CLOSED UNTIL FURTHER NOTICE

CLOSED UNTIL FURTHER NOTICE

1919-1938 / GOLDEN ERA

ERCO 415D Ercoupe

Light Sport Aircraft

ERCO 415D Ercoupe

Service History of N99229
1946: Delivered
1994: West Texas Air Museum, El Paseo TX
2009: Acquired by Yanks

Pilots often speak of managing “stick and rudder” when flying an aircraft. The ability to effectively manage an aircraft’s control surfaces to execute a “coordinated turn” is a fundamental skill in aviation. But in the early 1930’s, Fred Weick began work on an unusual design for an aircraft meant to simplify the problem of control. An influential member of the National Advisory Committee for Aeronautics (NACA), Weick was frequently involved with the development of new design features such as low drag surfaces, tricycle landing gear, and early wind tunnel designs. In 1936 he joined the Engineering and Research Corporation (ERCO) and by 1937 had completed the design of an aircraft that was aerodynamically stable and “characteristically incapable of spinning”. Its compact design quickly earned it the name Ercoupe.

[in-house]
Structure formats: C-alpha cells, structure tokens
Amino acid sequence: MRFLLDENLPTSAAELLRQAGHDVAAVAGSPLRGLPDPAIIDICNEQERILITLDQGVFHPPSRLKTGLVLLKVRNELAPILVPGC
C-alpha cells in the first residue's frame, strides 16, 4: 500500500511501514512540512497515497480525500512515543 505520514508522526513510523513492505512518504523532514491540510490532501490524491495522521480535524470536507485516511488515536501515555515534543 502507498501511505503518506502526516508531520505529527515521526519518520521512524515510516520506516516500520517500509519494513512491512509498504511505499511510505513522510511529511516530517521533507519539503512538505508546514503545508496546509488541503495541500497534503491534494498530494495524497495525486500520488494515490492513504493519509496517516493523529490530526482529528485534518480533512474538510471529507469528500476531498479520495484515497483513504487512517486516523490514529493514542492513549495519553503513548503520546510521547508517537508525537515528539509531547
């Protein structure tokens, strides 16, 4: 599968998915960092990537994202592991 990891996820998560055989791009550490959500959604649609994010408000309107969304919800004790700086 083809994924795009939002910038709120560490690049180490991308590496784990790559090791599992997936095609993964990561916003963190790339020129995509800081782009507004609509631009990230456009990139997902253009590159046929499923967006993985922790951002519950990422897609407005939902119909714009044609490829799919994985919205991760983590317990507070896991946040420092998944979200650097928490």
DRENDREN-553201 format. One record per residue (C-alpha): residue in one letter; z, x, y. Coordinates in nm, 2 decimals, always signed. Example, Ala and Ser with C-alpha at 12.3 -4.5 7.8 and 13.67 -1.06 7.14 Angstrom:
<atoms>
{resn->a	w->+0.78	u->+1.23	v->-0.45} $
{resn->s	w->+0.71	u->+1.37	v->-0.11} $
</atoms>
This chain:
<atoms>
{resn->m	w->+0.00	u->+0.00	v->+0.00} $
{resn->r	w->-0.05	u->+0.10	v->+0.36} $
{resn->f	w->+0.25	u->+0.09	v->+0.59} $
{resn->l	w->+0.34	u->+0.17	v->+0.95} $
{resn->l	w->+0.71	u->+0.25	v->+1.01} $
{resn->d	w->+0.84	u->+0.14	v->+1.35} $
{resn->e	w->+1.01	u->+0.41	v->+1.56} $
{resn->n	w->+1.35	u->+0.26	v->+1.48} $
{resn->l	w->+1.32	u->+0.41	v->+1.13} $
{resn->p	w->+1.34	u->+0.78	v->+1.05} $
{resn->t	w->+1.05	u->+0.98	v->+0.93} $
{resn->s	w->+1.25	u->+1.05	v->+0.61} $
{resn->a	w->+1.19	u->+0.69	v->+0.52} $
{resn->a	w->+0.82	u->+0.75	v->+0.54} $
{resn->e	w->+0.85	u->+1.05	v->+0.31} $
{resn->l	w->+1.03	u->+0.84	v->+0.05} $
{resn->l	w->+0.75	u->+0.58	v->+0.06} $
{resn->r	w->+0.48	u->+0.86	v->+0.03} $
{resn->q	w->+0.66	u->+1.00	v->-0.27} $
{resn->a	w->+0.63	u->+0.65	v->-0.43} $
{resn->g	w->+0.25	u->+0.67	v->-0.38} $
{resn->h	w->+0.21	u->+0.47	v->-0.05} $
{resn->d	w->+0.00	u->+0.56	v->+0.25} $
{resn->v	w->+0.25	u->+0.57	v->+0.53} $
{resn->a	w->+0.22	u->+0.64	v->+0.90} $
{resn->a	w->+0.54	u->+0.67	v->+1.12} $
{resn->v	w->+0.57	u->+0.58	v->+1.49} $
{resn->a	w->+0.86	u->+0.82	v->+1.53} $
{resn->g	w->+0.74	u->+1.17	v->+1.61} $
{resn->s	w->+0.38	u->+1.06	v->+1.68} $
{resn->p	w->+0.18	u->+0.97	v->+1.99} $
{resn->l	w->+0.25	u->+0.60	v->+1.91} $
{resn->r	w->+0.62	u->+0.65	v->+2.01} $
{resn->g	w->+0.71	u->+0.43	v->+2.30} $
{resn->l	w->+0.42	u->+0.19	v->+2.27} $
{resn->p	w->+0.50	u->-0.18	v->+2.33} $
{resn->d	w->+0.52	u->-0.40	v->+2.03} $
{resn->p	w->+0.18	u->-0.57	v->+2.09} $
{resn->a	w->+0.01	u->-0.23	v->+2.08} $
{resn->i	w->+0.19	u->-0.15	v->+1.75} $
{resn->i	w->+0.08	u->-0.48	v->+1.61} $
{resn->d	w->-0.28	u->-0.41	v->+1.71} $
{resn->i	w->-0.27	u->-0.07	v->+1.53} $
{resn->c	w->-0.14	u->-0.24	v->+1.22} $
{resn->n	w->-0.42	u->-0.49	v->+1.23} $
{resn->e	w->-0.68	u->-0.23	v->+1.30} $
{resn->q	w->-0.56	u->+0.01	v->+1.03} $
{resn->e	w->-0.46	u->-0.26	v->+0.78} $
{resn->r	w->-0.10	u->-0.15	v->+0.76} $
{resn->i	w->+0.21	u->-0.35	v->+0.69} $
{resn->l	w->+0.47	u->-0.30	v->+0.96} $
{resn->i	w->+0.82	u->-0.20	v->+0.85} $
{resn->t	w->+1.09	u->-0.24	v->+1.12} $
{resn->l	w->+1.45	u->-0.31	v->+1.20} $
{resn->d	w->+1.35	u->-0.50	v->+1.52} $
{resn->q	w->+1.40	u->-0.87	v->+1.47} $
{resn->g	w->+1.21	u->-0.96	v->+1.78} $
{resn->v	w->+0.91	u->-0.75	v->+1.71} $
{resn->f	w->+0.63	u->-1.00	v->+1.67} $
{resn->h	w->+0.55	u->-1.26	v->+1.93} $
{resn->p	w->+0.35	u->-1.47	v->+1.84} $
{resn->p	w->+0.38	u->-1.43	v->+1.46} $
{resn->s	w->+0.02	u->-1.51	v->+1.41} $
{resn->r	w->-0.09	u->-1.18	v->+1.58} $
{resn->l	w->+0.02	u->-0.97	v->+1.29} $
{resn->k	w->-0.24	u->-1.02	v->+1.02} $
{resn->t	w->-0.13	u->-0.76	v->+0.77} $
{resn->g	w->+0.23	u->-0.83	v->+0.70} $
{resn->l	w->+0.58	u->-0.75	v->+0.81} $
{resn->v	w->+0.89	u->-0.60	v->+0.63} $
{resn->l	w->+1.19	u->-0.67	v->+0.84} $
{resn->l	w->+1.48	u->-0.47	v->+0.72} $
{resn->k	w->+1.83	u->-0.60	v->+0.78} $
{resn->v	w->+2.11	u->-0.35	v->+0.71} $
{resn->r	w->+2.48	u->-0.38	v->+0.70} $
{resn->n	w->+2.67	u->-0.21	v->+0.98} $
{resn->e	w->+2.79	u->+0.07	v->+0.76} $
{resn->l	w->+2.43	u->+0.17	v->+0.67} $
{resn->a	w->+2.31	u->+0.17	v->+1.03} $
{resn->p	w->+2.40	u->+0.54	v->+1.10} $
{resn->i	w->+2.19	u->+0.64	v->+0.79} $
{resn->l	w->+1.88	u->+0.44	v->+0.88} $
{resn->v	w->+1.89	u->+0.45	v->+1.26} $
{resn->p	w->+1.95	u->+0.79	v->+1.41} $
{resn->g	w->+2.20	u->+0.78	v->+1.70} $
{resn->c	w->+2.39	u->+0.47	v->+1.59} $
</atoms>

With no rudder pedals, input on the yoke/wheel provided simultaneous control of elevators, ailerons, and rudder. The simplified controls necessitated the creation of a new category license for pilots trained in the Ercoupe and unfamiliar with the use of rudder pedals. In 1941, early experiments for rocket-assisted take-off (RATO) took place at Wright Field, OH and March Field, CA involving an Ercoupe equipped with a GALCIT rocket booster. The Ercoupe remains a popular light sport aircraft today and, with its unique characteristics, it helped Jessica Cox become the first armless pilot in world history in 2008.